"Lewis's compliance with the letter of the billing procedures in the Manual and of the CPCS performance standards . . . does not provide him a safe harbor. His unreasonable and excessive time charges for reviewing and updating files are not justified." [Note 5]
Based on this conclusion, the executive committee, relying on the hearing officer's findings and conclusions, considered appropriate the audit department's recommendation that Lewis's time and charges be reduced approximately. twenty-four per cent, that is, that his time be reduced from 2,785.5 hours to 2,142 hours and that he be required to repay the Commonwealth $22,522.50 pursuant to a designated payment schedule. [Note 6]
CPCS submitted numerous time sheets of Lewis which supported the hearing officer's description of the entries. Lewis does not contest that those entries were made. He argues, instead, as stated in a letter he sent to the audit department, that his responsibility for clients who are children requires constant review and updating of files, including reviewing reports.
The executive committee, based on the findings of the hearing officer which were supported by substantial evidence, was not arbitrary or capricious in upholding the recommendation of the audit department. In reaching its decision, the committee explicitly relied on S.J.C. Rule 3:07, DR 2-106(B), as appearing in 382 Mass. 698 (1981), which was repealed effective January 1, 1998, but was in effect at the time the services were rendered and at the time the bills were submitted. The application of that disciplinary rule, which applied to all attorneys in the Commonwealth, was appropriate in determining whether the fee charged was excessive. The rule provided:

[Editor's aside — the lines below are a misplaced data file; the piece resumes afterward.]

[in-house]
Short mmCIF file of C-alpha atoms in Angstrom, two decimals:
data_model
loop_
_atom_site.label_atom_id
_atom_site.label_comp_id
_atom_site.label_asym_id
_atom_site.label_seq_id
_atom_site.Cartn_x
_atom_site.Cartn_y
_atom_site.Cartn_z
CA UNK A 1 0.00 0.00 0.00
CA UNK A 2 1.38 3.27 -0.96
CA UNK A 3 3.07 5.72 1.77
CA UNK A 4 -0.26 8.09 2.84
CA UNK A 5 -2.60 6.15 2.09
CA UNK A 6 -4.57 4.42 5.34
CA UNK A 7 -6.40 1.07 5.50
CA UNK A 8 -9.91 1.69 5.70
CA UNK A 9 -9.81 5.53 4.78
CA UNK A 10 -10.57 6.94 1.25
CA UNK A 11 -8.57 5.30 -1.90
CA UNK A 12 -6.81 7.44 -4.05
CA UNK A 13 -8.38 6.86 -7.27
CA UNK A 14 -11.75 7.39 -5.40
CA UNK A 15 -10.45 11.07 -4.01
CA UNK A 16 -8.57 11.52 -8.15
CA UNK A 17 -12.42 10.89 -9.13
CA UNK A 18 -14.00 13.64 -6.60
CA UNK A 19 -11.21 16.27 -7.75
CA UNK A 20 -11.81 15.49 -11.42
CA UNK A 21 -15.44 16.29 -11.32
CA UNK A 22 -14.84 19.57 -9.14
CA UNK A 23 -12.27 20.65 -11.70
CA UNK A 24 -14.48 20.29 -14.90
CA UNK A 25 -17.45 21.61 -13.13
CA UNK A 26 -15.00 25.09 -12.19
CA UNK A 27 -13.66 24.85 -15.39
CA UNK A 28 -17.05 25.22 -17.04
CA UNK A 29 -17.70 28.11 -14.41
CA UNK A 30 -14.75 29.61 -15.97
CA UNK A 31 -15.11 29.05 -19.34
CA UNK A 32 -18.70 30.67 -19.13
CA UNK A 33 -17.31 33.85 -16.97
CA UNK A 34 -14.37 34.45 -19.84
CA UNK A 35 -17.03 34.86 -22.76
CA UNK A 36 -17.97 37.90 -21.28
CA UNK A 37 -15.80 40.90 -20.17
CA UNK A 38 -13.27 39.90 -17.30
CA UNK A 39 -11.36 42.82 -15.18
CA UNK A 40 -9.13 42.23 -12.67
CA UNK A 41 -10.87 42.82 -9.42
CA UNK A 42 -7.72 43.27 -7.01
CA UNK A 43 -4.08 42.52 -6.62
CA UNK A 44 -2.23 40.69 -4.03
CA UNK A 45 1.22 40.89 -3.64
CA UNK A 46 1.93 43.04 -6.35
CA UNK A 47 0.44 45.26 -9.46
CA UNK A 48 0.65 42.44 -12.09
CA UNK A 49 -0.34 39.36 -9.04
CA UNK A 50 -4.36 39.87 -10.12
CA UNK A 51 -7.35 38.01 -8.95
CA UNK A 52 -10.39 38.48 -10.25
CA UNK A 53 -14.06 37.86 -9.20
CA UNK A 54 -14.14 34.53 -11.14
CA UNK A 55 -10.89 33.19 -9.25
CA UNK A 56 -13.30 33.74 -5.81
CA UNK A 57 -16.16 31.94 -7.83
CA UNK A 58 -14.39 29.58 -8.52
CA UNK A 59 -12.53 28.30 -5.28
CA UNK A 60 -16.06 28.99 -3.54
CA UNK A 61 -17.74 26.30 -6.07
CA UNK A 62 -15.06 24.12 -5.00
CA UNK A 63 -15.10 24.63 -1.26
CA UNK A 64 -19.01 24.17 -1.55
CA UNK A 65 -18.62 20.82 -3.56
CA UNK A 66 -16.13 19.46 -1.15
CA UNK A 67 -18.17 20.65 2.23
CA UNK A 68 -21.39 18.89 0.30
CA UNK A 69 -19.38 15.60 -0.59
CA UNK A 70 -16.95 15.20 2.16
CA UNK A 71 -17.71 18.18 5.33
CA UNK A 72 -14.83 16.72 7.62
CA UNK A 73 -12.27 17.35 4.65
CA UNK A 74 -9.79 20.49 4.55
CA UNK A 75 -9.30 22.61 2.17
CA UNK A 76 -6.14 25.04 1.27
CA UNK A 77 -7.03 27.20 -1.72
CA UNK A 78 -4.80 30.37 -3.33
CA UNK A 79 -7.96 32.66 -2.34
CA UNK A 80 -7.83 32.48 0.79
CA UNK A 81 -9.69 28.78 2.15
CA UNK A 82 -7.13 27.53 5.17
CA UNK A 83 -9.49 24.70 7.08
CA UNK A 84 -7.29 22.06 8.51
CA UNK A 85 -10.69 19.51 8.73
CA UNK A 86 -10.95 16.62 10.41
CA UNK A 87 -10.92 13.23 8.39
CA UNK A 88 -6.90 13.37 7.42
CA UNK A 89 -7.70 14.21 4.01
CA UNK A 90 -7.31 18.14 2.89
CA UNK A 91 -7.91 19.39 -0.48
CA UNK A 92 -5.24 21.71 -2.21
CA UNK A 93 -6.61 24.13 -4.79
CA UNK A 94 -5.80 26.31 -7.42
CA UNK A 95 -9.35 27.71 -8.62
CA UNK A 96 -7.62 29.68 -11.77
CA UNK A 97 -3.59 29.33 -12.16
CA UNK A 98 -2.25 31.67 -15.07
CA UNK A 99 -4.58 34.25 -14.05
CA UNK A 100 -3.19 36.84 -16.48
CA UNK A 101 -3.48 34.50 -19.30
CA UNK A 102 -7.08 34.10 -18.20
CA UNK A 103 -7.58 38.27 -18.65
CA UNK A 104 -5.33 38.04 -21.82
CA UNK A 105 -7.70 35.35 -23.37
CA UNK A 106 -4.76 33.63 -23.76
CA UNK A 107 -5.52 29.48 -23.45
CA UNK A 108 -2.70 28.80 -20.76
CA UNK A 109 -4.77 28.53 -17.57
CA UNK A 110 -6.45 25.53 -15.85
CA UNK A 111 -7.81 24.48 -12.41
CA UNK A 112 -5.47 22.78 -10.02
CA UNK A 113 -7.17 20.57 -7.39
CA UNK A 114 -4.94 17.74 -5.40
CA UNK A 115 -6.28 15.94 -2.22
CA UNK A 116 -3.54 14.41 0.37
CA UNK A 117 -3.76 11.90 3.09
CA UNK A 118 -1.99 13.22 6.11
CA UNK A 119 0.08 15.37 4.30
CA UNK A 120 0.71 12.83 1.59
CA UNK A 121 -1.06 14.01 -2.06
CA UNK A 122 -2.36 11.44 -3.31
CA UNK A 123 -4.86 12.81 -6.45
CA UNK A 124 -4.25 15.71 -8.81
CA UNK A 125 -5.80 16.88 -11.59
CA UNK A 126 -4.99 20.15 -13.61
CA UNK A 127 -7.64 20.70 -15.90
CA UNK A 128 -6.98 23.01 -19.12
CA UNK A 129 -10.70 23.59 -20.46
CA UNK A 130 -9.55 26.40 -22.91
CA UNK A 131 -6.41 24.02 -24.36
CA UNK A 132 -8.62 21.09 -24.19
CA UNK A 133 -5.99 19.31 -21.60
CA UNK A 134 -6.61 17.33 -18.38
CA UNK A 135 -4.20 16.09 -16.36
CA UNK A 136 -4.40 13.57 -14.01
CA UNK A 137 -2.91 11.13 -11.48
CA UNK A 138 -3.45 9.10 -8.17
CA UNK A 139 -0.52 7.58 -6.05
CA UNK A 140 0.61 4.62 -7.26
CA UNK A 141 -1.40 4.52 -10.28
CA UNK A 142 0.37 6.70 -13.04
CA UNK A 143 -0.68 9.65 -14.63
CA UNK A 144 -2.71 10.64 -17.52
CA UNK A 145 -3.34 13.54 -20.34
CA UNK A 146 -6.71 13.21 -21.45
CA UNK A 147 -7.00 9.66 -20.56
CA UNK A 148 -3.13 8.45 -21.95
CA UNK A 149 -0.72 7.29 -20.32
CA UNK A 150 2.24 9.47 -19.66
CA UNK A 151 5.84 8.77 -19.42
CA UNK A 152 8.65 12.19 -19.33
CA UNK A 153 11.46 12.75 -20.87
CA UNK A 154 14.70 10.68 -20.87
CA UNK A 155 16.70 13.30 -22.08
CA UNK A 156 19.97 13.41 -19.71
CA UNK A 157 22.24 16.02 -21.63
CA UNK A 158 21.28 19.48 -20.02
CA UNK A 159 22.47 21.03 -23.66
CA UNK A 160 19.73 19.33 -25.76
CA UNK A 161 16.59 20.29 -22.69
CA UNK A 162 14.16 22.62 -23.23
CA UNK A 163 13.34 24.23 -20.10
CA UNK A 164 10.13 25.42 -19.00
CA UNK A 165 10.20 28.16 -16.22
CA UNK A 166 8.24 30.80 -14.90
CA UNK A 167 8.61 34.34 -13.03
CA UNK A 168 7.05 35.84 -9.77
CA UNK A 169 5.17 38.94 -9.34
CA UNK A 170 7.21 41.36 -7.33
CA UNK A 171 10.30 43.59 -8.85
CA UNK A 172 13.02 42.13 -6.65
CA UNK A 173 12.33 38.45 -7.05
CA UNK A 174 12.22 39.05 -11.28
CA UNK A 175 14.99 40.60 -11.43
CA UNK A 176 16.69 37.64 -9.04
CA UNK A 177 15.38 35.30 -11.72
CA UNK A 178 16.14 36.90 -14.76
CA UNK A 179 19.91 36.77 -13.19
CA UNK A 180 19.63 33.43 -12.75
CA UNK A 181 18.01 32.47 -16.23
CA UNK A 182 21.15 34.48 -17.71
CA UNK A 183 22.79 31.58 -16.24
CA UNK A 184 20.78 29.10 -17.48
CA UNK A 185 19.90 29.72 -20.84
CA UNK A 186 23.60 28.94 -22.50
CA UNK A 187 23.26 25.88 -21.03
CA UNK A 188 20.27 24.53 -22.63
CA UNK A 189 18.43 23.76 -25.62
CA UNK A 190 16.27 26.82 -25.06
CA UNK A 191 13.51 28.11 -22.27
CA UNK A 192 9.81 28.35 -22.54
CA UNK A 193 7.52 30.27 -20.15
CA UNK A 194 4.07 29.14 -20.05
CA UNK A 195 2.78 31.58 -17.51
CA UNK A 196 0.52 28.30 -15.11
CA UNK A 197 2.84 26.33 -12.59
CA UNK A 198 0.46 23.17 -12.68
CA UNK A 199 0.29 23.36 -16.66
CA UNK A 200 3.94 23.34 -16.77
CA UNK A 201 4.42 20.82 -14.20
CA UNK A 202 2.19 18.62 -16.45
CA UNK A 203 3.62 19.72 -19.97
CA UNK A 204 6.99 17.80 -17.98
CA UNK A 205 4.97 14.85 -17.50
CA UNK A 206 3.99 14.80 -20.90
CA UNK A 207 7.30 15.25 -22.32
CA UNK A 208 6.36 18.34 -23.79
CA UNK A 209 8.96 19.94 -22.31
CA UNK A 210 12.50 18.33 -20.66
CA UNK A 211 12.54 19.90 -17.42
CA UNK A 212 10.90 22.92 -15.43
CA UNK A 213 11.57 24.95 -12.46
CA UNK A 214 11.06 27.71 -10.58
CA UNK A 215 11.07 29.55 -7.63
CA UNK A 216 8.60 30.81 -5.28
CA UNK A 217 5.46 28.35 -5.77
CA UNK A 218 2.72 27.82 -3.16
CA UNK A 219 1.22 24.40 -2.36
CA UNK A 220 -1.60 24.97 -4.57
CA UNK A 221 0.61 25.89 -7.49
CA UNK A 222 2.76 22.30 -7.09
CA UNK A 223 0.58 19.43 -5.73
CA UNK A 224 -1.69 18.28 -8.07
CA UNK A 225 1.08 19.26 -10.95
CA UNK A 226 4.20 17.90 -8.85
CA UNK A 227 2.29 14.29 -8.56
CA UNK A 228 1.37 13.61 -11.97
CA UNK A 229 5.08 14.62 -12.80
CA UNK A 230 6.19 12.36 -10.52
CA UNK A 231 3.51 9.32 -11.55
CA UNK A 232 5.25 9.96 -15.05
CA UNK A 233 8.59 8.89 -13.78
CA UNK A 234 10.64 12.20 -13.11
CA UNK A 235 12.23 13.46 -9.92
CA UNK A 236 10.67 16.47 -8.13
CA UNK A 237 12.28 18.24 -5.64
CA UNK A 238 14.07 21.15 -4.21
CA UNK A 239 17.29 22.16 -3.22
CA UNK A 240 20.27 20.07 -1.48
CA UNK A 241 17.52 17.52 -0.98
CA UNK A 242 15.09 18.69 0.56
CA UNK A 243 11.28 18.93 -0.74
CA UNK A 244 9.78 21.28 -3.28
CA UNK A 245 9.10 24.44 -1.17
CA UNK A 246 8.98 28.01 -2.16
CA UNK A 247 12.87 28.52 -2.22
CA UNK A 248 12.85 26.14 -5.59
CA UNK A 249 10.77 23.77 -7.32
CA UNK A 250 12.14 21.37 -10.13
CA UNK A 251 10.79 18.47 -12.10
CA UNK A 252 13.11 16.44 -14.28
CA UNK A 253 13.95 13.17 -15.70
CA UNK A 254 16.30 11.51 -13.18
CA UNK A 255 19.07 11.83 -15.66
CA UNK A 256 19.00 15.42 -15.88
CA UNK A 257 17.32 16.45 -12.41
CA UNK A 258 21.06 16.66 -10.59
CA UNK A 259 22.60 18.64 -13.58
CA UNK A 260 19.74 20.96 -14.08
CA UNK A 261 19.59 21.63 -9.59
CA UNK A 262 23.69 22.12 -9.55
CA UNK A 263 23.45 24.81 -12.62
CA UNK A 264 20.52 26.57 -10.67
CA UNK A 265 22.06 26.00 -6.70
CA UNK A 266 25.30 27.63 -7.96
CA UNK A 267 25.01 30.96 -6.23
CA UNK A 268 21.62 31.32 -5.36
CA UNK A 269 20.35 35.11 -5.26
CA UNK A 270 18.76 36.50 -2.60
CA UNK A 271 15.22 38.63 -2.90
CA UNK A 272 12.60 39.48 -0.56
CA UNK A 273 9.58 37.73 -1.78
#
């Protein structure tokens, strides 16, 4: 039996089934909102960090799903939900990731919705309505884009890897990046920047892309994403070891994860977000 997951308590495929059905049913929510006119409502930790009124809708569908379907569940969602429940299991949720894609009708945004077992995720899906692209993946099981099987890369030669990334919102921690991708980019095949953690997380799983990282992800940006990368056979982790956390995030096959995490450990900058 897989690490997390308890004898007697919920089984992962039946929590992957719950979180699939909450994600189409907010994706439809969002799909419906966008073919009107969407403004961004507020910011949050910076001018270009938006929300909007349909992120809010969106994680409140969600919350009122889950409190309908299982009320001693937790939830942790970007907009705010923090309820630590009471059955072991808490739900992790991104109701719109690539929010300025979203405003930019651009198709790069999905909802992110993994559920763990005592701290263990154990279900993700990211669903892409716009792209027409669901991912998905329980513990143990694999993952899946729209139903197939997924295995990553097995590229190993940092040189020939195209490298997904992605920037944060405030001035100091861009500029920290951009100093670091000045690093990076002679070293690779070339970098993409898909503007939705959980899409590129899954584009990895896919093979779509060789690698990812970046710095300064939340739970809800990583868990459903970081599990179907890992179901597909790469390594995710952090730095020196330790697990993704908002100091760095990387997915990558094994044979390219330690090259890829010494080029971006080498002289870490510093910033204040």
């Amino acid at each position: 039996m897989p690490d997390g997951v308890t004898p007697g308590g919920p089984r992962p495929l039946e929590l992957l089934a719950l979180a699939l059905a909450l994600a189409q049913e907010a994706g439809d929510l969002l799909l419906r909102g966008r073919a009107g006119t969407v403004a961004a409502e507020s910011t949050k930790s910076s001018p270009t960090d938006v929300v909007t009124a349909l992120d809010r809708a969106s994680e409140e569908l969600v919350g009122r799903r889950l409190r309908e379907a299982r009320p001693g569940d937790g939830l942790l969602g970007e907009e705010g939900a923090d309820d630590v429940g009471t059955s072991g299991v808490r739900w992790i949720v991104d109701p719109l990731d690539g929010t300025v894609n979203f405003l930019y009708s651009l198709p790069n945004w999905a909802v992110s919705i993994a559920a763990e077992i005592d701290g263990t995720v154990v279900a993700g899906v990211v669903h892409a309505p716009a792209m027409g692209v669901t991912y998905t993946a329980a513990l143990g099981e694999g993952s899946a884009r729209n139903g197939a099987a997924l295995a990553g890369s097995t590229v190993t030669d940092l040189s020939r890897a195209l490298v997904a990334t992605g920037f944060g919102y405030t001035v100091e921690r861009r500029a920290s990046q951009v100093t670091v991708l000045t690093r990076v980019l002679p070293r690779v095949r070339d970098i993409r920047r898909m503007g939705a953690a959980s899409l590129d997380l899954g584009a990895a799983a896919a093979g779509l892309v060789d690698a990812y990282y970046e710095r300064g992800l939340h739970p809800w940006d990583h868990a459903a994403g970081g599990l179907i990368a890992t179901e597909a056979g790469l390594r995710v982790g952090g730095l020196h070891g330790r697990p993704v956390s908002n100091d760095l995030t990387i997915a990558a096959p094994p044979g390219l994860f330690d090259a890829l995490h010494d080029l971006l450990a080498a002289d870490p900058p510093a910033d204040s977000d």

"A fee is clearly excessive when, after a review of the
facts, a lawyer of ordinary prudence, experienced in the area of the law involved, would be left with a definite and firm conviction that the fee is substantially in excess of a reasonable fee." [Note 7]
In Matter of Fordham, 423 Mass. at 492-493, the Supreme Judicial Court stated that the language quoted "creates explicitly an objective standard by which attorneys' fees are to be judged." The executive committee, obviously experienced in the area of law involved, did not need to credit Lewis's assertion that all his claimed time for review and updating was required.